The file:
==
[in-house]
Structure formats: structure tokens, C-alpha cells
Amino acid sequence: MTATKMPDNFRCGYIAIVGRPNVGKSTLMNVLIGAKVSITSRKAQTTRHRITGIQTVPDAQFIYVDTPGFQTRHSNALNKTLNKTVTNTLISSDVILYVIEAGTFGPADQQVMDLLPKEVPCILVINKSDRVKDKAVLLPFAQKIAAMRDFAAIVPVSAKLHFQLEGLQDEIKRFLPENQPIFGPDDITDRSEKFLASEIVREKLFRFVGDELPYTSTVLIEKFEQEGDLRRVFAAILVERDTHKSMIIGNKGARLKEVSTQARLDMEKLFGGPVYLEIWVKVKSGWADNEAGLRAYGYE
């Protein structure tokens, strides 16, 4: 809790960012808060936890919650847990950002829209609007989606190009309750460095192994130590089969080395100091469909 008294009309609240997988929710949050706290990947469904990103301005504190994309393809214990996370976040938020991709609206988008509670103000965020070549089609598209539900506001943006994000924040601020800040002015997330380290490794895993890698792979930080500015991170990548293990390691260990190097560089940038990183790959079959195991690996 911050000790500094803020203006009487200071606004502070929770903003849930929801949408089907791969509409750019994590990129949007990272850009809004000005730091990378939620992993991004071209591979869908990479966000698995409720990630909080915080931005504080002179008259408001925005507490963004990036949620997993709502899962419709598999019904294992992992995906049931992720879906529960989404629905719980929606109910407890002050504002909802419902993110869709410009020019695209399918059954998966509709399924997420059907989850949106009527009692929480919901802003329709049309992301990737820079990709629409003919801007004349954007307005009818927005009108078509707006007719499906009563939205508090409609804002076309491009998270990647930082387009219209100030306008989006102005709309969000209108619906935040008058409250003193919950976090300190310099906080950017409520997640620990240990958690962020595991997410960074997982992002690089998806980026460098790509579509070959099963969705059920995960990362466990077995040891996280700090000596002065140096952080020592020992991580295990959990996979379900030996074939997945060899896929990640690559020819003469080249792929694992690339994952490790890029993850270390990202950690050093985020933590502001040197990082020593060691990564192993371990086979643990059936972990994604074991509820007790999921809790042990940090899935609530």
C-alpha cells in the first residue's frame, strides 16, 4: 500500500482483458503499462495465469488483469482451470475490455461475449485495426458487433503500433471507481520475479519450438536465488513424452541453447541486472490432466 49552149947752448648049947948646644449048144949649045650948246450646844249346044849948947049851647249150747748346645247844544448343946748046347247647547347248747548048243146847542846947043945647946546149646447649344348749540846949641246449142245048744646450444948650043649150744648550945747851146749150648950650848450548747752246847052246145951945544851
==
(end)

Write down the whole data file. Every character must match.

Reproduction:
[in-house]
Structure formats: structure tokens, C-alpha cells
Amino acid sequence: MTATKMPDNFRCGYIAIVGRPNVGKSTLMNVLIGAKVSITSRKAQTTRHRITGIQTVPDAQFIYVDTPGFQTRHSNALNKTLNKTVTNTLISSDVILYVIEAGTFGPADQQVMDLLPKEVPCILVINKSDRVKDKAVLLPFAQKIAAMRDFAAIVPVSAKLHFQLEGLQDEIKRFLPENQPIFGPDDITDRSEKFLASEIVREKLFRFVGDELPYTSTVLIEKFEQEGDLRRVFAAILVERDTHKSMIIGNKGARLKEVSTQARLDMEKLFGGPVYLEIWVKVKSGWADNEAGLRAYGYE
């Protein structure tokens, strides 16, 4: 809790960012808060936890919650847990950002829209609007989606190009309750460095192994130590089969080395100091469909 008294009309609240997988929710949050706290990947469904990103301005504190994309393809214990996370976040938020991709609206988008509670103000965020070549089609598209539900506001943006994000924040601020800040002015997330380290490794895993890698792979930080500015991170990548293990390691260990190097560089940038990183790959079959195991690996 911050000790500094803020203006009487200071606004502070929770903003849930929801949408089907791969509409750019994590990129949007990272850009809004000005730091990378939620992993991004071209591979869908990479966000698995409720990630909080915080931005504080002179008259408001925005507490963004990036949620997993709502899962419709598999019904294992992992995906049931992720879906529960989404629905719980929606109910407890002050504002909802419902993110869709410009020019695209399918059954998966509709399924997420059907989850949106009527009692929480919901802003329709049309992301990737820079990709629409003919801007004349954007307005009818927005009108078509707006007719499906009563939205508090409609804002076309491009998270990647930082387009219209100030306008989006102005709309969000209108619906935040008058409250003193919950976090300190310099906080950017409520997640620990240990958690962020595991997410960074997982992002690089998806980026460098790509579509070959099963969705059920995960990362466990077995040891996280700090000596002065140096952080020592020992991580295990959990996979379900030996074939997945060899896929990640690559020819003469080249792929694992690339994952490790890029993850270390990202950690050093985020933590502001040197990082020593060691990564192993371990086979643990059936972990994604074991509820007790999921809790042990940090899935609530």
C-alpha cells in the first residue's frame, strides 16, 4: 500500500482483458503499462495465469488483469482451470475490455461475449485495426458487433503500433471507481520475479519450438536465488513424452541453447541486472490432466 49552149947752448648049947948646644449048144949649045650948246450646844249346044849948947049851647249150747748346645247844544448343946748046347247647547347248747548048243146847542846947043945647946546149646447649344348749540846949641246449142245048744646450444948650043649150744648550945747851146749150648950650848450548747752246847052246145951945544851